What is Glutathione?
Glutathione (GSH) is often referred to as the
body's master antioxidant. Composted of three amino acids - cysteine,
glycine, and glutamate - glutathione can be found in virtually every
cell of the human body. The highest concentration of glutathione is
in the liver, making it critical in the body's detoxification
Glutathione is also an essential component to
the body's natural defense system. Viruses, bacteria, heavy metal
toxicity, radiation, certain medications, and even the normal
process of aging can all cause free-radical damage to healthy cells
and deplete glutathione. Glutathione depletion has been correlated
with lower immune function and increased vulnerability to infection
due to the liver's reduced ability to detoxify.
As the generation of free radicals exceeds the
body's ability to neutralize and eliminate them, oxidative stress
occurs. A primary function of glutathione is to alleviate this
Reduced glutathione (GSH) is a linear tripeptide
of L-glutamine, L-cysteine, and glycine. Technically N-L-gamma-glutamyl-cysteinyl
glycine or L-glutathione, the molecule has a sulfhydryl (SH) group
on the cysteinyl portion, which accounts for its strong
As electrons are lost, the molecule becomes
oxidized, and two such molecules become linked (dimerized) by a
disulfide bridge to form glutathione disulfide or oxidized
glutathione (GSSG). This linkage is reversible upon re-reduction.
GSH is under tight homeostatic control both
intracellularly and extracellularly. A dynamic balance is maintained
between GSH synthesis, it’s recycling from GSSG/oxidized
glutathione, and its utilization.
GSH synthesis involves two closely linked,
enzymatically-controlled reactions that utilize ATP. First, cysteine
and glutamate are combined by gamma-glutamyl cysteinyl synthetase.
Second, GSH synthetase combines gamma-glutamylcysteine with glycine
to generate GSH. As GSH levels rise, they self-limit further GSH
synthesis; otherwise, cysteine availability is usually
rate-limiting. Fasting, protein-energy malnutrition, or other
dietary amino acid deficiencies limit GSH synthesis.
GSH recycling is catalyzed by glutathione
disulfide reductase, which uses reducing equivalents from NADPH to
reconvert GSSG to 2GSH. The reducing power of ascorbate helps
conserve systemic GSH.
GSH is used as a cofactor by (1) multiple
peroxidase enzymes, to detoxify peroxides generated from oxygen
radical attack on biological molecules; (2) transhydrogenases, to
reduce oxidized centers on DNA, proteins, and other biomolecules;
and (3) glutathione S-transferases (GST) to conjugate GSH with
endogenous substances (e.g., estrogens), exogenous electrophiles
(e.g., arene oxides, unsaturated carbonyls, organic halides), and
diverse xenobiotics. Low GST activity may increase risk for
disease—but paradoxically, some GSH conjugates can also be toxic.
Direct attack by free radicals and other
oxidative agents can also deplete GSH. The homeostatic glutathione
redox cycle attempts to keep GSH repleted as it is being consumed.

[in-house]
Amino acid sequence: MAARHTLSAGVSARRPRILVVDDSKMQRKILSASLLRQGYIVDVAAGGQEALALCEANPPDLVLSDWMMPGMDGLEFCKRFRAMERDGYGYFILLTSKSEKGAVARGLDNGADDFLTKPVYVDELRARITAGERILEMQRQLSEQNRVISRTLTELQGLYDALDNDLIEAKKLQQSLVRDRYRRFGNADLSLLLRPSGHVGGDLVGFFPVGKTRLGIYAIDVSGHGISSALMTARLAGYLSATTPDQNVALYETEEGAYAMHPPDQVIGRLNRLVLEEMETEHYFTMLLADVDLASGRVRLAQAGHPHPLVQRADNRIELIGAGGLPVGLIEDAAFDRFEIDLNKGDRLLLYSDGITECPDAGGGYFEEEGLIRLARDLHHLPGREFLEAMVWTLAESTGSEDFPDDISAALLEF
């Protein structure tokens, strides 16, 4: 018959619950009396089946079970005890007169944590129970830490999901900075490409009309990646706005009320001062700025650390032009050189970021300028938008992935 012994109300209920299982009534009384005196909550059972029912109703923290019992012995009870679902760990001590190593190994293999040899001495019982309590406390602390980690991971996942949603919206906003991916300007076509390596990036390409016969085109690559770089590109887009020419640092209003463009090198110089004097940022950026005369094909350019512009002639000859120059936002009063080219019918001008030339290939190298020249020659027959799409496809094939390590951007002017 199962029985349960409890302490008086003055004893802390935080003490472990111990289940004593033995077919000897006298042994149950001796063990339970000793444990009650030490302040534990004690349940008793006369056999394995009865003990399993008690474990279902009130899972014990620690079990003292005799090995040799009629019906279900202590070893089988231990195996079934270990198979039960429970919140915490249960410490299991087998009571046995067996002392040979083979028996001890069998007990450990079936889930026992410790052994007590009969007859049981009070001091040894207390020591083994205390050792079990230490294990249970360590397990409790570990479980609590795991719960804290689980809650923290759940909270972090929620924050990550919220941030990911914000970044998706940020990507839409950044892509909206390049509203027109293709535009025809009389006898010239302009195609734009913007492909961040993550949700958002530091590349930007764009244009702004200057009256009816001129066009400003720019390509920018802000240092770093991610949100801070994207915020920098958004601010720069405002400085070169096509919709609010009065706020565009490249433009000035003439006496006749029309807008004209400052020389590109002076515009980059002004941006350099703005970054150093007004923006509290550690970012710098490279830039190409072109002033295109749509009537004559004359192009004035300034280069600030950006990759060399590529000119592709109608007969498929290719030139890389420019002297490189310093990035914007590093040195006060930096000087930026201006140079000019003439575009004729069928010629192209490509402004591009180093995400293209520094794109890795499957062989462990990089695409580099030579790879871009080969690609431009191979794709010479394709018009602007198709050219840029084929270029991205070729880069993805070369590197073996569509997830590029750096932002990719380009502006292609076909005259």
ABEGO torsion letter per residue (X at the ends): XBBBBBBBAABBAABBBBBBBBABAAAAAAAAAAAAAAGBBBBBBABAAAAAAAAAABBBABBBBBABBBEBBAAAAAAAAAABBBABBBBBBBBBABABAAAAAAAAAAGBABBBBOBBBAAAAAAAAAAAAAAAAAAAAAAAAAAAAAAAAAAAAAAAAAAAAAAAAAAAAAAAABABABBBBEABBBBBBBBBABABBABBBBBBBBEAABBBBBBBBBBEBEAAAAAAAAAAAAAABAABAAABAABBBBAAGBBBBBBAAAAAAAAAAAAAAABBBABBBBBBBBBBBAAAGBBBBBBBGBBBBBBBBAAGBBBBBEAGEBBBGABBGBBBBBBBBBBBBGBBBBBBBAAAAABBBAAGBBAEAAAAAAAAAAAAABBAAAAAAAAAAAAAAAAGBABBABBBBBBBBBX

Amounts available from foods are limited (less that 150 mg/day), and
oxidative depletion can outpace synthesis.
The liver is the largest GSH reservoir. The
parenchymal cells synthesize GSH for P450 conjugation and numerous
other metabolic requirements—then export GSH as a systemic source of
SH-reducing power. GSH is carried in the bile to the intestinal
luminal compartment. Epithelial tissues of the kidney tubules,
intestinal lining and lung have substantial P450 activity—and modest
capacity to export GSH.
GSH equivalents circulate in the blood
predominantly as cystine, the oxidized and more stable form of
cysteine. Cells import cystine from the blood, reconvert it to
cysteine (likely using ascorbate as cofactor), and from it
synthesize GSH. Conversely, inside the cell, GSH helps re-reduce
oxidized forms of other antioxidants—such as ascorbate and alpha-tocopherol.
Mechanism of Action
GSH is an extremely important cell protectant.
It directly quenches reactive hydroxyl free radicals, other
oxygen-centered free radicals, and radical centers on DNA and other
biomolecules. GSH is a primary protectant of skin, lens, cornea, and
retina against radiation damage and other biochemical foundations of
P450 detoxification in the liver, kidneys, lungs, intestinal,
epithelia and other organs.
GSH is the essential cofactor for many enzymes
that require thiol-reducing equivalents, and helps keep redox-sensitive
active sites on enzyme in the necessary reduced state. Higher-order
thiol cell systems, the metallothioneins, thioredoxins and other
redox regulator proteins are ultimately regulated by GSH levels—and
the GSH/GSSG redox ratio. GSH/GSSG balance is crucial to
homeostasis—stabilizing the cellular biomolecular spectrum, and
facilitating cellular performance and survival.
GSH and its metabolites also interface with
energetics and neurotransmitter syntheses through several prominent
metabolic pathways. GSH availability down-regulates the
pro-inflammatory potential of leukotrienes and other eicosanoids.
Recently discovered S-nitroso metabolites, generated in vivo from
GSH and NO (nitric oxide), further diversify GSH's impact on
Monograph provided by Alternative Medicine